• G03F9/00Registration or positioning of originals, masks, frames, photographic sheets or textured or patterned surfaces, e.g. automatically
    • G03F9/70Registration or positioning of originals, masks, frames, photographic sheets or textured or patterned surfaces, e.g. automatically for microlithography
    • G03F9/7003Alignment type or strategy, e.g. leveling, global alignment
    • G03F9/7042Alignment for lithographic apparatus using patterning methods other than those involving the exposure to radiation, e.g. by stamping or imprinting

Abstract

An imprint system for imprint lithography comprises an alignment subsystem and an imprint subsystem. The mask (mold) and the wafer for imprinting (substrate) are align on the alignment subsystem and contacted to each other to form a mask/wafer set. The mask/wafer set is then transferred onto the imprint subsystem while alignment is maintained. The mask/wafer set is then imprinted on the imprint subsystem. During transfer, the mask/wafer set can be held in alignment by surface. The surface adhesion can be enhanced by local pressing, local heating, or both. Alternatively, the mask/wafer set can be held in alignment by clamping. Advantageously, the imprinting is effected by fluid pressure imprinting.

Description

    CROSS-REFERENCE TO RELATED APPLICATIONS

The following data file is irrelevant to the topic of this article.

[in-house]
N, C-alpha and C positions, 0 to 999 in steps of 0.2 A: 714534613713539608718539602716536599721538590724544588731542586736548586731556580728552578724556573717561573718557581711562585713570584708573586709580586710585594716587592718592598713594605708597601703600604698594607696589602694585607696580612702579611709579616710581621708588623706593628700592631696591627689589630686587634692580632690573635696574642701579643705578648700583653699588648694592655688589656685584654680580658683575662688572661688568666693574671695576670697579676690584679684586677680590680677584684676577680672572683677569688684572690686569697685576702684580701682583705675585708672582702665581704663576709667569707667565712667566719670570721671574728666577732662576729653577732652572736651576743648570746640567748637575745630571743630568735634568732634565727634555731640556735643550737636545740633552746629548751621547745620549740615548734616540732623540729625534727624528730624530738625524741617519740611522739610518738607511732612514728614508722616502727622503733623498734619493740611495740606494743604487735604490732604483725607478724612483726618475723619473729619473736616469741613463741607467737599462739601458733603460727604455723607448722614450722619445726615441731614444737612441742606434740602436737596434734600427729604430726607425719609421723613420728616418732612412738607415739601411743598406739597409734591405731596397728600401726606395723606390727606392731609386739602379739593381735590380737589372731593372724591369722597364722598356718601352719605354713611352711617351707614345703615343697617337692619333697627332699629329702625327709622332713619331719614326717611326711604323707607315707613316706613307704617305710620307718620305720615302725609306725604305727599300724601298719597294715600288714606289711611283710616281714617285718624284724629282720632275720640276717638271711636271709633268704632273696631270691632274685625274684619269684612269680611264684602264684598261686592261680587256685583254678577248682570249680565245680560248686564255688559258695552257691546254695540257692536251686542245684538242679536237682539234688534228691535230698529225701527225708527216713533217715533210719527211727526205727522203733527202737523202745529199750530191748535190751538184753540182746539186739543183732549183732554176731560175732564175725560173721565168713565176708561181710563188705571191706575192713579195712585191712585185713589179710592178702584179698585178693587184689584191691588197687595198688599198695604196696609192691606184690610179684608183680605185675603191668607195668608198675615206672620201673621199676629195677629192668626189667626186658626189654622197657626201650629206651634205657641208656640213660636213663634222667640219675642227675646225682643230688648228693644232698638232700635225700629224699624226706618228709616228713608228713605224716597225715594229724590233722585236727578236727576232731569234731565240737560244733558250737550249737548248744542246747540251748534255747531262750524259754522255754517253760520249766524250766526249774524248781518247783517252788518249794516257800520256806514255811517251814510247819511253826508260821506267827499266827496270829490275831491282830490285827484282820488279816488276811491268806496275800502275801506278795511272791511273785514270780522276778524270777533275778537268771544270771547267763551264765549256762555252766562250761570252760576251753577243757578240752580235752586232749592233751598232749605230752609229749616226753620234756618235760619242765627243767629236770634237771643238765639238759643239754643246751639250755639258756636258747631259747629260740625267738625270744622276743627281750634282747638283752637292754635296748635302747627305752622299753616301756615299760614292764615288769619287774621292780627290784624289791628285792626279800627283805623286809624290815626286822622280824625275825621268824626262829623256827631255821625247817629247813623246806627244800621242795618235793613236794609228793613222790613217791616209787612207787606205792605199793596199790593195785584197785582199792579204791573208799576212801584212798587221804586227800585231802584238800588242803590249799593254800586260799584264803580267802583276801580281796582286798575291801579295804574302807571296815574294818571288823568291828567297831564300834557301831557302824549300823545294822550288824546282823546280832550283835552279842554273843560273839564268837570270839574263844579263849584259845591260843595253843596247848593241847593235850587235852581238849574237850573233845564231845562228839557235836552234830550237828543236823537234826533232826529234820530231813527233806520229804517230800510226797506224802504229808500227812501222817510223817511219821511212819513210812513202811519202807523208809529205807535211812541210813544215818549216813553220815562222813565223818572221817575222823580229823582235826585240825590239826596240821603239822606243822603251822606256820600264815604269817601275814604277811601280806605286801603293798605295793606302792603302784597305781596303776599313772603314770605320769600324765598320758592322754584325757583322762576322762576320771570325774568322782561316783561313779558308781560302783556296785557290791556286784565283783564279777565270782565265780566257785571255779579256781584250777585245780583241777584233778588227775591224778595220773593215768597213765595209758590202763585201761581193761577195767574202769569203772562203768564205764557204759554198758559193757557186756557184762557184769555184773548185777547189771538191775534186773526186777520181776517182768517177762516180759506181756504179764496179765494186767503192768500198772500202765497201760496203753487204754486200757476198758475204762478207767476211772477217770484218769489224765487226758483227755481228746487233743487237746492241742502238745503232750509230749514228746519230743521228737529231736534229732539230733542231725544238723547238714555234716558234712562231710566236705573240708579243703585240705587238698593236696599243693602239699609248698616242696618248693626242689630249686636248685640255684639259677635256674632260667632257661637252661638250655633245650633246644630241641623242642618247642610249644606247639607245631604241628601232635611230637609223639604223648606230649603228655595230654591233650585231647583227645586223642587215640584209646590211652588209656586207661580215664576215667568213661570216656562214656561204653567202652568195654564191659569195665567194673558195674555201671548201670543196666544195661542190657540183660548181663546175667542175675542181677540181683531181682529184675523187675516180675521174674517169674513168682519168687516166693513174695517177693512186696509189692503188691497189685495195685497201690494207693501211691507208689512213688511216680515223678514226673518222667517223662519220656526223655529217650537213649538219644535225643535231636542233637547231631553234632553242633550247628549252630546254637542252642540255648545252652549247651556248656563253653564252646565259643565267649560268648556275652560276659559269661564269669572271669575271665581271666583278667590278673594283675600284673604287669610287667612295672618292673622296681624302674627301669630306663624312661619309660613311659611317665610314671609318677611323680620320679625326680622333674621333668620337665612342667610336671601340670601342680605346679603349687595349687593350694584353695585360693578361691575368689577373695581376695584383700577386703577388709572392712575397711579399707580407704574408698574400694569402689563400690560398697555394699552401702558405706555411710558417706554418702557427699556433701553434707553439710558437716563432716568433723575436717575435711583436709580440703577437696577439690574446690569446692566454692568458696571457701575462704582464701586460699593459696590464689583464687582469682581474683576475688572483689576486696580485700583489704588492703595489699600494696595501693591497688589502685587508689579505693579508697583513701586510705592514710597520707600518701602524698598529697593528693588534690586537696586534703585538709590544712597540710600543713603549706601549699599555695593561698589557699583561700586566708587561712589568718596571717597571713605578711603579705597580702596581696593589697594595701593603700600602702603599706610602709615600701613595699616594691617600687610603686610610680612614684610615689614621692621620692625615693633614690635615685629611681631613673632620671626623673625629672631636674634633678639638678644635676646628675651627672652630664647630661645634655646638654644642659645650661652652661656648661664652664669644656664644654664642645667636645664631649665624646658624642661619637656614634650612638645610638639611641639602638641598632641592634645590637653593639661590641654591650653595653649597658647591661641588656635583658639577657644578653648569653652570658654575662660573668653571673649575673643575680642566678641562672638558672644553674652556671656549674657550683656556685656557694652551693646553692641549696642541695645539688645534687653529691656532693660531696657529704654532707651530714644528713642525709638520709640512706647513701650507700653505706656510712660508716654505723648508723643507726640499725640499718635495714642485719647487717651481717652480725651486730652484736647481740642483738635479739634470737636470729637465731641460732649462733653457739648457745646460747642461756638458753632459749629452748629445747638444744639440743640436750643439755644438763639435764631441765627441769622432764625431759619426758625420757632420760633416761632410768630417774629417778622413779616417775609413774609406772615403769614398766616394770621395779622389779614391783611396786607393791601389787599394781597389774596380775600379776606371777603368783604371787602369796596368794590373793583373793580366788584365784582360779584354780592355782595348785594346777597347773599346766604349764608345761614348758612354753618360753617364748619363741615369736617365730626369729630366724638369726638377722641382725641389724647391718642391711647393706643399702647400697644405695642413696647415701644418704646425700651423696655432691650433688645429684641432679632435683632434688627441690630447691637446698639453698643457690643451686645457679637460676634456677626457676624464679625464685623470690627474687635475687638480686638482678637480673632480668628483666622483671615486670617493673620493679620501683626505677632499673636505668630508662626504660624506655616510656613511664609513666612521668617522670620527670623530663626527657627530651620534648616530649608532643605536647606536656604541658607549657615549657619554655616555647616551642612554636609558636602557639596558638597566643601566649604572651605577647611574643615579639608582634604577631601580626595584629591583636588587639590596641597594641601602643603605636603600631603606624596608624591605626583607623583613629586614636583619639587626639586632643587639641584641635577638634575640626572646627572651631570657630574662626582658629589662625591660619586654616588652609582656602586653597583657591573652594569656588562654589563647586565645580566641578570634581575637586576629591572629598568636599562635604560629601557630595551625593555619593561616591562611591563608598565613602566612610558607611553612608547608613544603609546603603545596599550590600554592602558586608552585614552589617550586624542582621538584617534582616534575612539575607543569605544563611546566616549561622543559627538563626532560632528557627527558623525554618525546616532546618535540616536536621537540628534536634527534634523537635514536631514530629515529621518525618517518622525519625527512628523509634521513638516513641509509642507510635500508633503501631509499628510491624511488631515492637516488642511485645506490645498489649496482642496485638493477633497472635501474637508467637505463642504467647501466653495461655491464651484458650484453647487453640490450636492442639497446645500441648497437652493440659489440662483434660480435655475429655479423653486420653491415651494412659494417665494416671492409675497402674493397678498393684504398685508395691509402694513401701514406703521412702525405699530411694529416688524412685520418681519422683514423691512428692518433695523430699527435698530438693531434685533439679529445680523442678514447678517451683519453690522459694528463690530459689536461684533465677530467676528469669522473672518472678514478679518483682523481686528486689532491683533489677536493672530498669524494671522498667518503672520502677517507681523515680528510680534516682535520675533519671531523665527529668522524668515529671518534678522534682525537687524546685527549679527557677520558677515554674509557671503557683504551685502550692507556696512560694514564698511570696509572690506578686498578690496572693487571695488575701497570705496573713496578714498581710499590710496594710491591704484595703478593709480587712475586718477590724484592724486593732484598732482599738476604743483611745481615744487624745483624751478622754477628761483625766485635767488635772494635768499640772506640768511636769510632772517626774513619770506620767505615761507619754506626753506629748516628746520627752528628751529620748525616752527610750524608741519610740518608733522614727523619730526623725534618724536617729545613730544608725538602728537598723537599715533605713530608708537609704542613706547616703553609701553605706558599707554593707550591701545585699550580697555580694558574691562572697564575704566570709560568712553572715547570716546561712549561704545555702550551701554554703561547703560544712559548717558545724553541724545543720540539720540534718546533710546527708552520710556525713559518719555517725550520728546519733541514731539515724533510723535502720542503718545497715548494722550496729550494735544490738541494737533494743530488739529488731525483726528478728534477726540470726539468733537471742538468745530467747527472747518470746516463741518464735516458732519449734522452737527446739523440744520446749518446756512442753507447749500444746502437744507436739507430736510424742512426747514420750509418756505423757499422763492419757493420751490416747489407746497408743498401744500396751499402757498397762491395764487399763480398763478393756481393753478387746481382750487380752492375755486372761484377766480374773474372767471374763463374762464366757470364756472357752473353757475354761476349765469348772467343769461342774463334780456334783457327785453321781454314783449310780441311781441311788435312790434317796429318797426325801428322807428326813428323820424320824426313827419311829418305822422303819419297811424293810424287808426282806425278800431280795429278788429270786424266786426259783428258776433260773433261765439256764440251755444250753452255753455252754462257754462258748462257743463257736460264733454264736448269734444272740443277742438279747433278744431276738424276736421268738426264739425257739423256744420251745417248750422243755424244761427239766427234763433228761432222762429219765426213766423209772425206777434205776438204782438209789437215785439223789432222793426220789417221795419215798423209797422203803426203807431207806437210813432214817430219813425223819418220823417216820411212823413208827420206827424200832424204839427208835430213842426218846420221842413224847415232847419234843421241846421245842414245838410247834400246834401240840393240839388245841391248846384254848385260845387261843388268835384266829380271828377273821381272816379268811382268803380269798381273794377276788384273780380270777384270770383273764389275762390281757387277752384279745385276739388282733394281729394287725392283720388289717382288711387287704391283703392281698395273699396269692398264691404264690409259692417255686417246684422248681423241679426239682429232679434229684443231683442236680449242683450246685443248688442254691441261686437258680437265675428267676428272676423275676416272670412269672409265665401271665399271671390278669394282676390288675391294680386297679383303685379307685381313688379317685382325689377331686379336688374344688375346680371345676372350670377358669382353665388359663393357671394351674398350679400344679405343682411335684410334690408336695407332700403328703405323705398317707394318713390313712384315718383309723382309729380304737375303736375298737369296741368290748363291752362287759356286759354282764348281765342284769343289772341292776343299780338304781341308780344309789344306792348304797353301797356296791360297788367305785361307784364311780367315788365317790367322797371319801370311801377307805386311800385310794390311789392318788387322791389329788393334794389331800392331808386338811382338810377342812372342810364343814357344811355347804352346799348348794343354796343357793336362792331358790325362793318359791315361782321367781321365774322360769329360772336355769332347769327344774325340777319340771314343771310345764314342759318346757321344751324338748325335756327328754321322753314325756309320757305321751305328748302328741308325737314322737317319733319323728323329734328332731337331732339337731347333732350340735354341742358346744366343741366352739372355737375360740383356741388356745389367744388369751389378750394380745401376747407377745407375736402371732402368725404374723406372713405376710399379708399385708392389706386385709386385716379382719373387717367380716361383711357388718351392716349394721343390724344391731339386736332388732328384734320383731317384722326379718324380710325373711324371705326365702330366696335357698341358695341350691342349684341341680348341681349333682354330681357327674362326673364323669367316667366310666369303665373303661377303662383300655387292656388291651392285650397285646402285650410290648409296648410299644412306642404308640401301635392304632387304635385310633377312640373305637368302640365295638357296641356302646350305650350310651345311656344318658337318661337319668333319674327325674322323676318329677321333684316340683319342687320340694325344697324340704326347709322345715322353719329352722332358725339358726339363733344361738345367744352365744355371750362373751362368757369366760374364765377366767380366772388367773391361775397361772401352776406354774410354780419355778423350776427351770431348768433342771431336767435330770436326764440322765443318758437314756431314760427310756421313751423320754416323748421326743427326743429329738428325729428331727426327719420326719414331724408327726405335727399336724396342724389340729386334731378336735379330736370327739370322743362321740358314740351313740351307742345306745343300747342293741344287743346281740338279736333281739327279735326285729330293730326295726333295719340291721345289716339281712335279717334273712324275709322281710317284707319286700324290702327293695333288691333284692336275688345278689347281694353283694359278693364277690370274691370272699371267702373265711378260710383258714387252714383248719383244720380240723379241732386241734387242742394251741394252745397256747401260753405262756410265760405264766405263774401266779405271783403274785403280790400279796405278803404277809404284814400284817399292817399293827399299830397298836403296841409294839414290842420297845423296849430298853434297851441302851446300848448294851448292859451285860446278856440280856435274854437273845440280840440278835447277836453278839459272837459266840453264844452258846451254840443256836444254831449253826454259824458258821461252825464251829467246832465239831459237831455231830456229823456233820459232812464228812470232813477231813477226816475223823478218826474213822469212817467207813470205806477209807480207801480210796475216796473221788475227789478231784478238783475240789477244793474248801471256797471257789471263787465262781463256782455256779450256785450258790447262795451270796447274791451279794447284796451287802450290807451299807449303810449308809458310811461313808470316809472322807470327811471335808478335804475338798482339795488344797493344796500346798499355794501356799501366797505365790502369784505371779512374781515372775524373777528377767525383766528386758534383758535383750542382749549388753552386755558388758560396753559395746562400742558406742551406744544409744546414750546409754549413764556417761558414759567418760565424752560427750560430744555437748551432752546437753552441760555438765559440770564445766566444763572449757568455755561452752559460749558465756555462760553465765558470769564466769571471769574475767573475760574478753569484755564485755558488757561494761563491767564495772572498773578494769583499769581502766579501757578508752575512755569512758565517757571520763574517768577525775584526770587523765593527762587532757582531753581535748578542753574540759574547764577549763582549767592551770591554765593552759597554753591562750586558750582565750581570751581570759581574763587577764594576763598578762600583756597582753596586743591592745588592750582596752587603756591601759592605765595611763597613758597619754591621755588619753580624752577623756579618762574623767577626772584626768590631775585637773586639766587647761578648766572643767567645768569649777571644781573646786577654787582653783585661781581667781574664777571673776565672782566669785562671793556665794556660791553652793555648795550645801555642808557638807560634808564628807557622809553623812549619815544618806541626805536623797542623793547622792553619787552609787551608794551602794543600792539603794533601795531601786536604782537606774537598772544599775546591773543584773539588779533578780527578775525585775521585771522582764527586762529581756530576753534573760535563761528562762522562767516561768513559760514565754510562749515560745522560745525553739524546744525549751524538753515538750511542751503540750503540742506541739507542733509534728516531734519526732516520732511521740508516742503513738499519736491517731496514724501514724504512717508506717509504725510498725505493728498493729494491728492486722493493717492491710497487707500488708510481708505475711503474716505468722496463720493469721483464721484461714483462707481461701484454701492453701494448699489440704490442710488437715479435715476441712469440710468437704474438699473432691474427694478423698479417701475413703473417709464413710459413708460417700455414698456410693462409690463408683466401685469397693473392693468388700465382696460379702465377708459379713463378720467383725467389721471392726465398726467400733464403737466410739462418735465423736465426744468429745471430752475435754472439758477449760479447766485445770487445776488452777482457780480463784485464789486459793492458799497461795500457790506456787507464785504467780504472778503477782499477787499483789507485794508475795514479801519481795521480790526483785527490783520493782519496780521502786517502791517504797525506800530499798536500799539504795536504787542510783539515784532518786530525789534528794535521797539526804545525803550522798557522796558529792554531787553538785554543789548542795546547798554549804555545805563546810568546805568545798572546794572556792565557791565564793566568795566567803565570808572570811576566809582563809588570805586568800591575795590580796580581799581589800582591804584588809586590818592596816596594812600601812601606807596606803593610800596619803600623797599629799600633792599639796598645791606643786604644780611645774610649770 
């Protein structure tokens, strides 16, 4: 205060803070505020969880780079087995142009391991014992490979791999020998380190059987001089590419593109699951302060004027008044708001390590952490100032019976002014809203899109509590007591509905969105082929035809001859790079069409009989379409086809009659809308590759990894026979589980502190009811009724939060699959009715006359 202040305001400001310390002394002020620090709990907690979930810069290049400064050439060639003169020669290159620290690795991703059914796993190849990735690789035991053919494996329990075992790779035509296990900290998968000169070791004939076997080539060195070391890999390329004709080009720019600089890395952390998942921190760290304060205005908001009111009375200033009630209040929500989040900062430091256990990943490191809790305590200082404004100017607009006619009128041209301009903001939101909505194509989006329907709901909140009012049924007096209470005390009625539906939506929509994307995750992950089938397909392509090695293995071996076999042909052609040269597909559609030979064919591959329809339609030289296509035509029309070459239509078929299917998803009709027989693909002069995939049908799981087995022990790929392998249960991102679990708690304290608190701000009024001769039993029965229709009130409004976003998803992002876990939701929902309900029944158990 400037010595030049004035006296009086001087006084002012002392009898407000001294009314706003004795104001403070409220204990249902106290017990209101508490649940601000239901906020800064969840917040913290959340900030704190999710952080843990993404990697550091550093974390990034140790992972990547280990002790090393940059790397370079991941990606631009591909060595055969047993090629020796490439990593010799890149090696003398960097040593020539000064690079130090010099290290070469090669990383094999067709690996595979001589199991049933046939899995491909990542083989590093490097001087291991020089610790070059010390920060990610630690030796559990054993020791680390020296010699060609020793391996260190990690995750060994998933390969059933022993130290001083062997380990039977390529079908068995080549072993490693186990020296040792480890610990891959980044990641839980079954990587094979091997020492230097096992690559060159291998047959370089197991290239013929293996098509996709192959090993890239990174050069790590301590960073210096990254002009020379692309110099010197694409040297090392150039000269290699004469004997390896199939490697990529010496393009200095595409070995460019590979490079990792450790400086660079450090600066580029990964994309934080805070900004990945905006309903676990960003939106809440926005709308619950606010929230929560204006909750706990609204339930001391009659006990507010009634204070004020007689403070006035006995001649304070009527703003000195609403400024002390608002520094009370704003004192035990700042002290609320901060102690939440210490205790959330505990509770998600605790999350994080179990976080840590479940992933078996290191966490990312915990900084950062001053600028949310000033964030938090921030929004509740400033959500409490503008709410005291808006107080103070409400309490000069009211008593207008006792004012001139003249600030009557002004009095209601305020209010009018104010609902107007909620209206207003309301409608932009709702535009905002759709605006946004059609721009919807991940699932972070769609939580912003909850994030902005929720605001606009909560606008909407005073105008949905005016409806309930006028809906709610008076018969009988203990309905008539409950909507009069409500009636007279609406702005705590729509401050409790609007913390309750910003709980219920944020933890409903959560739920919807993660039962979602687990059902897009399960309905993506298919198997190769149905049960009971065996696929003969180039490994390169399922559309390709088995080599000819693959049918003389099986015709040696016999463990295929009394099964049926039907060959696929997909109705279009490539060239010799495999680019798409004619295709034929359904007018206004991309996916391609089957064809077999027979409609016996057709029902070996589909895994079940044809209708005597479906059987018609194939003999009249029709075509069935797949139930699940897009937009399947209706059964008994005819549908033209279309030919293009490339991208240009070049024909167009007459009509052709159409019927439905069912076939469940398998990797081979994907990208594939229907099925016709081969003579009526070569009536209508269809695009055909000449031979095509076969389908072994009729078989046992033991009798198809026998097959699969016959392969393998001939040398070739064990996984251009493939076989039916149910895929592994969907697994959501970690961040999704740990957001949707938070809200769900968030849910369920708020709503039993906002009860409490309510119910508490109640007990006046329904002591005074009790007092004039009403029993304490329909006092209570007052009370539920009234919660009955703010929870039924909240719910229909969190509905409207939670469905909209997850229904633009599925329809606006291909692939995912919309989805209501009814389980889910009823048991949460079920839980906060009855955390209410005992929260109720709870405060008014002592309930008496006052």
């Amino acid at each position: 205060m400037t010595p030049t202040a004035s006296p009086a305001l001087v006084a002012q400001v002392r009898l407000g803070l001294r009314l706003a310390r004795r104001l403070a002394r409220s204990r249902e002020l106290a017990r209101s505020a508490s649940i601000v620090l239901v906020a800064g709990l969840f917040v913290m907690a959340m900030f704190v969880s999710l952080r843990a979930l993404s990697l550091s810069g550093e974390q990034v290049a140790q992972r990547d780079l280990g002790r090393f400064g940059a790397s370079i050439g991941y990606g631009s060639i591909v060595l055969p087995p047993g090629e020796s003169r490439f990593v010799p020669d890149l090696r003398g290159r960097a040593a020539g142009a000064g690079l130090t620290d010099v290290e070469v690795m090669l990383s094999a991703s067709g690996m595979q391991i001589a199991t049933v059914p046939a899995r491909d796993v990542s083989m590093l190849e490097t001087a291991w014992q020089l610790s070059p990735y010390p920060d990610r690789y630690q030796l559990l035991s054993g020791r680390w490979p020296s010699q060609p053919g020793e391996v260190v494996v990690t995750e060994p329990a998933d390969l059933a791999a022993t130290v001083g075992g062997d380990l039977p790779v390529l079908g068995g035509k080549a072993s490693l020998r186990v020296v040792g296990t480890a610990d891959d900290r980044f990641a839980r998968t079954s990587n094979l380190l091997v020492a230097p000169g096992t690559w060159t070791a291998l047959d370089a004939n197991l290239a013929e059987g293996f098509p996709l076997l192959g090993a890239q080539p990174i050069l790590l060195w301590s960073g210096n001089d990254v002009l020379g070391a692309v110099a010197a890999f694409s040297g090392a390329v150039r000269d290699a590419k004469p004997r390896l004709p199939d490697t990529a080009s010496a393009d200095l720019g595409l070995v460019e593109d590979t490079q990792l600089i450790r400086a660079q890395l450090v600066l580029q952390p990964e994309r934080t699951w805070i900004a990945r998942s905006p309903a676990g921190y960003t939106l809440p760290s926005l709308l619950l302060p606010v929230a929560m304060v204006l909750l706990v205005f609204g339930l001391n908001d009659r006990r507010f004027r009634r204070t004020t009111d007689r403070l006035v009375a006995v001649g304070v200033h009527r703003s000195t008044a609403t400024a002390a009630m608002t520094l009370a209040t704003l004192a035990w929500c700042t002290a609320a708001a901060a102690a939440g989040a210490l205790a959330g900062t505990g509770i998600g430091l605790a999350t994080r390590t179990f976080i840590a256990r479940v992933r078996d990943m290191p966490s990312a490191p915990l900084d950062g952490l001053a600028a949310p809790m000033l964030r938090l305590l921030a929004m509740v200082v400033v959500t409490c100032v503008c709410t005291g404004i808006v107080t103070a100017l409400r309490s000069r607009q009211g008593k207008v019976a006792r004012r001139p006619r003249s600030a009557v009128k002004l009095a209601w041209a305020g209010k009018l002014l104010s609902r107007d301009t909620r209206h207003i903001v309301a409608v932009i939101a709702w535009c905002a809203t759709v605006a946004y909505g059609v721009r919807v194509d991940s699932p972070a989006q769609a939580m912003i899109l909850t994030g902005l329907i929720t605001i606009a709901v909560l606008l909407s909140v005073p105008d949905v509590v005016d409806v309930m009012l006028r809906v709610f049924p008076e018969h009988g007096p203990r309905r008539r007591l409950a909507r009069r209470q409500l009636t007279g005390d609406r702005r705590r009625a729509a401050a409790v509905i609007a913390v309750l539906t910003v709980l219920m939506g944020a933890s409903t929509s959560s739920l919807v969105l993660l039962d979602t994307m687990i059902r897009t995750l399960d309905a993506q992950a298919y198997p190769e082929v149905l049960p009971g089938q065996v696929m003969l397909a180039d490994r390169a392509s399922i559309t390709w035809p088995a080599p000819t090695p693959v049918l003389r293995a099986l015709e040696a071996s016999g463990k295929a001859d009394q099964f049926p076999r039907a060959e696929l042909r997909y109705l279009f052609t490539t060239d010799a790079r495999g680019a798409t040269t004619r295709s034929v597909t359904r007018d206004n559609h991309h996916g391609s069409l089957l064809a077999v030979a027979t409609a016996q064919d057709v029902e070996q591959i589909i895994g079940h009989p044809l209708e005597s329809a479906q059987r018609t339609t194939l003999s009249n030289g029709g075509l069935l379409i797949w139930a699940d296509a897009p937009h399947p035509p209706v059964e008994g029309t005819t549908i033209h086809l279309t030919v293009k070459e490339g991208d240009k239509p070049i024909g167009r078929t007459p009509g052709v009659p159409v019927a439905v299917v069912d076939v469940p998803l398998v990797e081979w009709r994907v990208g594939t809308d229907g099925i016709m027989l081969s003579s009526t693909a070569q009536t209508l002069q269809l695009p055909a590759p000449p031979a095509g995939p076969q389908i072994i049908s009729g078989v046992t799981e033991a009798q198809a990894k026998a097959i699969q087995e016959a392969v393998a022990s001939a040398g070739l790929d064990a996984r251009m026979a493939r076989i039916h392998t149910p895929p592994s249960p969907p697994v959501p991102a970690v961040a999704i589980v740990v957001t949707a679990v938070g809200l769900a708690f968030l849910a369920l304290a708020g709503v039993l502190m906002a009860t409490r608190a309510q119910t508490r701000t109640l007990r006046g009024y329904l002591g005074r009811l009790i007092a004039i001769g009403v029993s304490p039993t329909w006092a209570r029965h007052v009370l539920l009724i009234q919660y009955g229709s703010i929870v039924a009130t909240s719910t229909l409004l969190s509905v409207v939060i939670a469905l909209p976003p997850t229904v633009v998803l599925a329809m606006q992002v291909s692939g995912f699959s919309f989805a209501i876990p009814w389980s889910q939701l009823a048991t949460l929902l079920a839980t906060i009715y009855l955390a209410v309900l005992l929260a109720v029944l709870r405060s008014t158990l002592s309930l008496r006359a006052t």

• This application claims the benefit of U.S. Provisional Application Ser. No. 60/916,980 filed by Hua Tan, et al. on May 4, 2007 and which is incorporated herein by reference.
  • This application is a continuation-in-part of U.S. patent application Ser. No. 10/926,376 filed by Hua Tan, Linshu Kong, Mingtao Li, Stephen Y. Chou, on Aug. 25, 2004 and entitled “Apparatus For Fluid Pressure Imprint Lithography” which, in turn, is a continuation-in-part of U.S. patent application Ser. No. 10/140,140 filed by Stephen Y. Chou on May 7, 2002, which, in turn, is a divisional of U.S. patent application Ser. No. 09/618,174 filed by Stephen Y. Chou on Jul. 18, 2000 (now U.S. Pat. No. 6,482,742 issued on Nov. 19, 2002). The foregoing '376 application, the '140 application, and the '174 applications are each incorporated herein by reference.
  • FIELD OF INVENTION
  • This invention generally relates to a system for imprint lithography such as microscale and nanoscale imprint lithography. It is particularly useful for imprint lithography involving multiple aligned layers.
  • BACKGROUND OF THE INVENTION